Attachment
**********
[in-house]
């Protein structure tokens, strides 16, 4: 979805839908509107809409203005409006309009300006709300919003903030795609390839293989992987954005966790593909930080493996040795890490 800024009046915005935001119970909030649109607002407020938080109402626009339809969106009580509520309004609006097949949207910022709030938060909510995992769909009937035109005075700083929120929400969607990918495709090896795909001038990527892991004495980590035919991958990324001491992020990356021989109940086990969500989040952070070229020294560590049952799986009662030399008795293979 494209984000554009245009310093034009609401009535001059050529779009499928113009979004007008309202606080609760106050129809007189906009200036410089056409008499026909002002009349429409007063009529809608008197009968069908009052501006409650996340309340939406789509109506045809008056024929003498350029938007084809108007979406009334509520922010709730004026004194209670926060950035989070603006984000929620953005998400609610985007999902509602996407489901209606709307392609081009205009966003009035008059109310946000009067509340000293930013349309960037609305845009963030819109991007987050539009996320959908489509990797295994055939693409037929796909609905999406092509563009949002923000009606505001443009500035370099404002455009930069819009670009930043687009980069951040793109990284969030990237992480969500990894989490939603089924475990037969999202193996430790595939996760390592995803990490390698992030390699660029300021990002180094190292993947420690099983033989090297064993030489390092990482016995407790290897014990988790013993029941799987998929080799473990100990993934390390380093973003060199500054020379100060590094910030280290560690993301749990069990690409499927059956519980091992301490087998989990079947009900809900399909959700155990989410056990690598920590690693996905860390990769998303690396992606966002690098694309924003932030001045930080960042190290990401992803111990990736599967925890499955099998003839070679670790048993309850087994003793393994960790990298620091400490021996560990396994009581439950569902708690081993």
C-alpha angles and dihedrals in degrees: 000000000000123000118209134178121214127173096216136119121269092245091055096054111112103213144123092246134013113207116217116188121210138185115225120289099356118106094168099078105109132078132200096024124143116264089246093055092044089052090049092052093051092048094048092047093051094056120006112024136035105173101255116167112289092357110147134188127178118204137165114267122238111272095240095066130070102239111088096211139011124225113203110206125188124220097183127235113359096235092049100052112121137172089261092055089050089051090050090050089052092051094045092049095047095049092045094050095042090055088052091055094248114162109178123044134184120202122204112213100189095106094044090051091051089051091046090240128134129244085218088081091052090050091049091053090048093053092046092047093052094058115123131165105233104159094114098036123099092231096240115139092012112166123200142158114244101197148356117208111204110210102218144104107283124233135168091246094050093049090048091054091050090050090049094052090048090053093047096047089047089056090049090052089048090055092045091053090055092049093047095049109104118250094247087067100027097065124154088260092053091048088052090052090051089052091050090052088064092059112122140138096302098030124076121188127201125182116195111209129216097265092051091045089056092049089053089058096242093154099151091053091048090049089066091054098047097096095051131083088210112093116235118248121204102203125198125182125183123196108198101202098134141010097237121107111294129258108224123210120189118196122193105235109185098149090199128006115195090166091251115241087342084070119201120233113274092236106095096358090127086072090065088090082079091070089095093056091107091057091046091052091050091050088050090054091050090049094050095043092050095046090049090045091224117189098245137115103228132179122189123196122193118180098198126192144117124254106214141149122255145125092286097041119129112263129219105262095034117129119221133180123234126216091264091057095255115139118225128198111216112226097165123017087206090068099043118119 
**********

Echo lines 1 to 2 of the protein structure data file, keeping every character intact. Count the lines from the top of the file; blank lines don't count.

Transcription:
[in-house]
């Protein structure tokens, strides 16, 4: 979805839908509107809409203005409006309009300006709300919003903030795609390839293989992987954005966790593909930080493996040795890490 800024009046915005935001119970909030649109607002407020938080109402626009339809969106009580509520309004609006097949949207910022709030938060909510995992769909009937035109005075700083929120929400969607990918495709090896795909001038990527892991004495980590035919991958990324001491992020990356021989109940086990969500989040952070070229020294560590049952799986009662030399008795293979 494209984000554009245009310093034009609401009535001059050529779009499928113009979004007008309202606080609760106050129809007189906009200036410089056409008499026909002002009349429409007063009529809608008197009968069908009052501006409650996340309340939406789509109506045809008056024929003498350029938007084809108007979406009334509520922010709730004026004194209670926060950035989070603006984000929620953005998400609610985007999902509602996407489901209606709307392609081009205009966003009035008059109310946000009067509340000293930013349309960037609305845009963030819109991007987050539009996320959908489509990797295994055939693409037929796909609905999406092509563009949002923000009606505001443009500035370099404002455009930069819009670009930043687009980069951040793109990284969030990237992480969500990894989490939603089924475990037969999202193996430790595939996760390592995803990490390698992030390699660029300021990002180094190292993947420690099983033989090297064993030489390092990482016995407790290897014990988790013993029941799987998929080799473990100990993934390390380093973003060199500054020379100060590094910030280290560690993301749990069990690409499927059956519980091992301490087998989990079947009900809900399909959700155990989410056990690598920590690693996905860390990769998303690396992606966002690098694309924003932030001045930080960042190290990401992803111990990736599967925890499955099998003839070679670790048993309850087994003793393994960790990298620091400490021996560990396994009581439950569902708690081993």